Review: Hubie Halloween (2020)

https://www.pluggedin.com/movie-reviews/hubie-halloween/

I took it on good word from a critic I respect that Adam Sandler’s newest film for Netflix was actually a pretty solid film that I ought to check out. In hindsight, I probably shouldn’t have bothered.

Truthfully, the film wasn’t the utter disgusting abomination of a comedy I feared it could be. Sandler’s name has been so utterly besmirched at this point by his crappy comedy output that his films are seen as infamous. I don’t think I’ve seen a new film of his since my childhood other than Click (2007) and The Cobbler (2014). I saw Pixels (2015) too but that was mostly for the bizarreness factor involved with that film’s premise.

This excludes his dramatic roles like Punch Drunk Love and Uncut Gems which he really shines in.

It’s not surprising then that he got picked up for Netflix when his films started bombing in the box office. In a lot of ways though, that makes his work really ideal to sell to Netflix in place of working with a traditional Hollywood studio.

Netflix films aren’t movies that are worth getting mad at most of the time because you’re already paying for the service and enjoying it from the comfort of your own home. It’s kind of hard to get mad at a movie you stumbled upon on TV sucking when you’re just laying down looking for something to pass the time.

As such, I’m inclined not to be AS brutal on this as I would be for a film like Jack and Jill or Pixels which I would’ve had to paid for.

Hubie Halloween is a pretty lo-fi premise in-spite of its pretentiousness. The film follows the life of Hubie Dubois. Hubie is an emotionally stunted main child living in Salem, Massachusetts who is obsessed with Halloween. He goes around every year trying to play the role of the town’s safety monitor as the rest of Salem goes on with its yearly ironic witch-burning festival celebrations and festivities.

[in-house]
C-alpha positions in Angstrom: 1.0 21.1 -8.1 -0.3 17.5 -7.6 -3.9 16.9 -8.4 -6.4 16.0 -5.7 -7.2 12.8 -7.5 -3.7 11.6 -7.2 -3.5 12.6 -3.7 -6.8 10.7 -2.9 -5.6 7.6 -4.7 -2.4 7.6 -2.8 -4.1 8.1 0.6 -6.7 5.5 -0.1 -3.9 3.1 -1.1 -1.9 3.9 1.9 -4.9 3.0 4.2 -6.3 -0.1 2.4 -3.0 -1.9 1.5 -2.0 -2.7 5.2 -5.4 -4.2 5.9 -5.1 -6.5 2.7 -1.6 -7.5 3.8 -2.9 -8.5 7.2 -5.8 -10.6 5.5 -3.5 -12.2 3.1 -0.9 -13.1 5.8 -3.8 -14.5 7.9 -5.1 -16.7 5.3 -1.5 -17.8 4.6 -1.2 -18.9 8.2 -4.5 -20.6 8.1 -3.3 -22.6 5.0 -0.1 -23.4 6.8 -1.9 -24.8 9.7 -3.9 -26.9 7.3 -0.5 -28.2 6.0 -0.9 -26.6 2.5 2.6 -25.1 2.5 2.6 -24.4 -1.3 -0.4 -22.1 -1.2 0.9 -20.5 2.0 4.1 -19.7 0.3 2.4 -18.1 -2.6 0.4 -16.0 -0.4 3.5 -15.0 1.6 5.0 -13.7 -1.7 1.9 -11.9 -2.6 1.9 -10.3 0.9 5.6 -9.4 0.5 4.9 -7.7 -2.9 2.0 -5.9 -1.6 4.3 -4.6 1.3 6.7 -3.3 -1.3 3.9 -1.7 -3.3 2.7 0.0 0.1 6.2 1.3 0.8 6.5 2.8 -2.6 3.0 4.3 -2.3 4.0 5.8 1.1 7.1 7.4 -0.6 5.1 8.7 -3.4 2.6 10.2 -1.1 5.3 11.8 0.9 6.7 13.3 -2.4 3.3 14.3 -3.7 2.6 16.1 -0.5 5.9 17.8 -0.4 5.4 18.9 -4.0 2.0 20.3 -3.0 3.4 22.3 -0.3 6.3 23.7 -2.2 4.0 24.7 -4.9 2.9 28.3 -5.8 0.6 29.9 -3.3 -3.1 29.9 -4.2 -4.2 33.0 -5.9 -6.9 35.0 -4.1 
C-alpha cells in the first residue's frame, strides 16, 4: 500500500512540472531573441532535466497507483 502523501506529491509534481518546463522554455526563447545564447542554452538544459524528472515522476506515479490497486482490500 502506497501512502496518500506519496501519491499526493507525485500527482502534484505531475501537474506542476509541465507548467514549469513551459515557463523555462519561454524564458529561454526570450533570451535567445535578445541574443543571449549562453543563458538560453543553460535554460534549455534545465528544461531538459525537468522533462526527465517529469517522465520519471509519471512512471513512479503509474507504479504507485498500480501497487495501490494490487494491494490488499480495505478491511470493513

Nominally, the story of the film is about bullying. Because Hubie is such an emotionally stunted dork, he gets bullied constantly by teenagers and adults who think he’s a pathetic loser. When Hubie’s bullies start disappearing on Halloween night, he’s forced to investigate where people are going and how to save them.

In the grand scheme of things, Hubie Halloween doesn’t actually offer up much actual intrigue. There are a handful of amusing jokes and the movie is mercifully fast paced enough to never be boring. The movie doesn’t quite have enough going for it to make it work. The nominal “plot” just ends up being a series of red herrings and gross joke setups.

There aren’t a lot of major set piece moments outside of a few gimmicky chase scenes and it’s clear most of the cinematography is minimal and flatly lit for ease of production. Happy-Madison films are usually broad comedies with crude humor and crass jokes so the cheapness has never been surprising. While stories from the sets seem to suggest that Sandler just likes to make these films with his friends, the laid back atmosphere of the production never translates to the antics.

Sandler films are almost always dumb and gross. Hubie Halloween is no exception. Maybe some of this could’ve been eliminated with a better lead performance from Sandler but his main contribution to the role is to play it off as a goofball with a silly speech impediment.

The story that does exist is merely wheel spinning false starts to a premise that never fully realizes what it wants to say or accomplish. I’m all for a low humor comedy film like Billy Madison from time to time but films like this have to be based in some reality and structure. If Sandler’s big idea was to do some kind of Monster Squad or horror movie pastiche, that could have been an interesting premise.

Sadly, Hubie Halloween’s only merit is that I don’t have the energy or desire to hate it.

Published by Tyler Hummel

Editor-in-Chief at Cultural Review, Regular Film Critic for Geeks Under Grace, Published at ArcDigital, Rebeller, The DailyWire, Hollywood in Toto, Legal Insurrection and The ED Blog, Host of The AntiSocial Network Podcast

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